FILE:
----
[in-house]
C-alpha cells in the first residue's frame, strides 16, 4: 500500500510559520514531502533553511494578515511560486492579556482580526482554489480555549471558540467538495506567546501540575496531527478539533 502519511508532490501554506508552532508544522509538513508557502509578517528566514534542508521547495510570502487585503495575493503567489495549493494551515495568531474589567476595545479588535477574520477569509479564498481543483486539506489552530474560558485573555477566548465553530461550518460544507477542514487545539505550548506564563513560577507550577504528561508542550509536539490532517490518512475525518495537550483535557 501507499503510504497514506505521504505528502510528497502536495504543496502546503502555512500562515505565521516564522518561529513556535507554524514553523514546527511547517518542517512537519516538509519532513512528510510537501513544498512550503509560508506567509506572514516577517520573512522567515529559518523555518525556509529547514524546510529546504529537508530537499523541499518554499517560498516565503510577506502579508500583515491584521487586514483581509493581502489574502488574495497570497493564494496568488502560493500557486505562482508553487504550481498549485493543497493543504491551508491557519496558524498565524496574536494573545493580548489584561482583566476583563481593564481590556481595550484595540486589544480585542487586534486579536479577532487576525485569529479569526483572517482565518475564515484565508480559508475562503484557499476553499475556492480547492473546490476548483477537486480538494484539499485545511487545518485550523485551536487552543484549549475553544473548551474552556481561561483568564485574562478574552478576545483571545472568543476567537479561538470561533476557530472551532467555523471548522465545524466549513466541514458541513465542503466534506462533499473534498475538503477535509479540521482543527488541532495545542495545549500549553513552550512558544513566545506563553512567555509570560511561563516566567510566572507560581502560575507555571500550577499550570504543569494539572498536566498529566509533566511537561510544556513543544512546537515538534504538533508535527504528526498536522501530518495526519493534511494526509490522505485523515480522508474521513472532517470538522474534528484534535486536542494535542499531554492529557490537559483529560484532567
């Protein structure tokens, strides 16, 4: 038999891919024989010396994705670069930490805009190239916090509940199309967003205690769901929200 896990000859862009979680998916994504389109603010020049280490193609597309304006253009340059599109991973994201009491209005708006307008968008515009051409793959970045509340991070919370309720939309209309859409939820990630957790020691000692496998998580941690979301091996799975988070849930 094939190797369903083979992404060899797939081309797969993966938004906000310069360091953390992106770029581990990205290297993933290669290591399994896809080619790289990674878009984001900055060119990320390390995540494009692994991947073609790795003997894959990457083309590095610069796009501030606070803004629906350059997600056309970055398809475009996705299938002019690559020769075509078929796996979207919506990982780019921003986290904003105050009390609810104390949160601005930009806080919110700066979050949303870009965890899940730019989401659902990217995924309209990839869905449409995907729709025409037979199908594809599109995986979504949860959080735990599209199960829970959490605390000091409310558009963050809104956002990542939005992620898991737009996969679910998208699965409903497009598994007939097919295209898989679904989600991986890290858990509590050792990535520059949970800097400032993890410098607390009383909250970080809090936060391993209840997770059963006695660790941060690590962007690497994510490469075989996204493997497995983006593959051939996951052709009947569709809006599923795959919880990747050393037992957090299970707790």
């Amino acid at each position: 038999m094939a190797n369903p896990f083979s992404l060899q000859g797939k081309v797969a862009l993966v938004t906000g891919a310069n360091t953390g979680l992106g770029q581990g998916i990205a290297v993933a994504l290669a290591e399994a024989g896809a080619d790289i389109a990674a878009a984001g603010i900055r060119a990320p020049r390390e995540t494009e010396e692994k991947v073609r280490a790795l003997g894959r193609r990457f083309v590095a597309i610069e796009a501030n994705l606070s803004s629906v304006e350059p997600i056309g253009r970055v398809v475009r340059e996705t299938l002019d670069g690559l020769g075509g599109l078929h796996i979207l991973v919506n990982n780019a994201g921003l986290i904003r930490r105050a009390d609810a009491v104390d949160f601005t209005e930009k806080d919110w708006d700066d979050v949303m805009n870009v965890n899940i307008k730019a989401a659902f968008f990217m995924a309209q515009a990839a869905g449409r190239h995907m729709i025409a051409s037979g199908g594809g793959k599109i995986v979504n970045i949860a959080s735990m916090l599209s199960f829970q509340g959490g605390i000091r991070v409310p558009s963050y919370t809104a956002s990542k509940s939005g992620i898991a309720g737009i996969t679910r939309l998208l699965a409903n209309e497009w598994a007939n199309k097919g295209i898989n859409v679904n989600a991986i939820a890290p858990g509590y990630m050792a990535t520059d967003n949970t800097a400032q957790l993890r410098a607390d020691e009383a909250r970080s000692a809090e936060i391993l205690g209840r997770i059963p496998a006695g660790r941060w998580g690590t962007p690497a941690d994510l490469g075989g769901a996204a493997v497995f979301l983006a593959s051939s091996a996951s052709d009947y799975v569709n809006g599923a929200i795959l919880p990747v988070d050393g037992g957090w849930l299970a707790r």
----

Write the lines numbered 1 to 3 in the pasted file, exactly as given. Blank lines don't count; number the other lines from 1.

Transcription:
[in-house]
C-alpha cells in the first residue's frame, strides 16, 4: 500500500510559520514531502533553511494578515511560486492579556482580526482554489480555549471558540467538495506567546501540575496531527478539533 502519511508532490501554506508552532508544522509538513508557502509578517528566514534542508521547495510570502487585503495575493503567489495549493494551515495568531474589567476595545479588535477574520477569509479564498481543483486539506489552530474560558485573555477566548465553530461550518460544507477542514487545539505550548506564563513560577507550577504528561508542550509536539490532517490518512475525518495537550483535557 501507499503510504497514506505521504505528502510528497502536495504543496502546503502555512500562515505565521516564522518561529513556535507554524514553523514546527511547517518542517512537519516538509519532513512528510510537501513544498512550503509560508506567509506572514516577517520573512522567515529559518523555518525556509529547514524546510529546504529537508530537499523541499518554499517560498516565503510577506502579508500583515491584521487586514483581509493581502489574502488574495497570497493564494496568488502560493500557486505562482508553487504550481498549485493543497493543504491551508491557519496558524498565524496574536494573545493580548489584561482583566476583563481593564481590556481595550484595540486589544480585542487586534486579536479577532487576525485569529479569526483572517482565518475564515484565508480559508475562503484557499476553499475556492480547492473546490476548483477537486480538494484539499485545511487545518485550523485551536487552543484549549475553544473548551474552556481561561483568564485574562478574552478576545483571545472568543476567537479561538470561533476557530472551532467555523471548522465545524466549513466541514458541513465542503466534506462533499473534498475538503477535509479540521482543527488541532495545542495545549500549553513552550512558544513566545506563553512567555509570560511561563516566567510566572507560581502560575507555571500550577499550570504543569494539572498536566498529566509533566511537561510544556513543544512546537515538534504538533508535527504528526498536522501530518495526519493534511494526509490522505485523515480522508474521513472532517470538522474534528484534535486536542494535542499531554492529557490537559483529560484532567
């Protein structure tokens, strides 16, 4: 038999891919024989010396994705670069930490805009190239916090509940199309967003205690769901929200 896990000859862009979680998916994504389109603010020049280490193609597309304006253009340059599109991973994201009491209005708006307008968008515009051409793959970045509340991070919370309720939309209309859409939820990630957790020691000692496998998580941690979301091996799975988070849930 094939190797369903083979992404060899797939081309797969993966938004906000310069360091953390992106770029581990990205290297993933290669290591399994896809080619790289990674878009984001900055060119990320390390995540494009692994991947073609790795003997894959990457083309590095610069796009501030606070803004629906350059997600056309970055398809475009996705299938002019690559020769075509078929796996979207919506990982780019921003986290904003105050009390609810104390949160601005930009806080919110700066979050949303870009965890899940730019989401659902990217995924309209990839869905449409995907729709025409037979199908594809599109995986979504949860959080735990599209199960829970959490605390000091409310558009963050809104956002990542939005992620898991737009996969679910998208699965409903497009598994007939097919295209898989679904989600991986890290858990509590050792990535520059949970800097400032993890410098607390009383909250970080809090936060391993209840997770059963006695660790941060690590962007690497994510490469075989996204493997497995983006593959051939996951052709009947569709809006599923795959919880990747050393037992957090299970707790």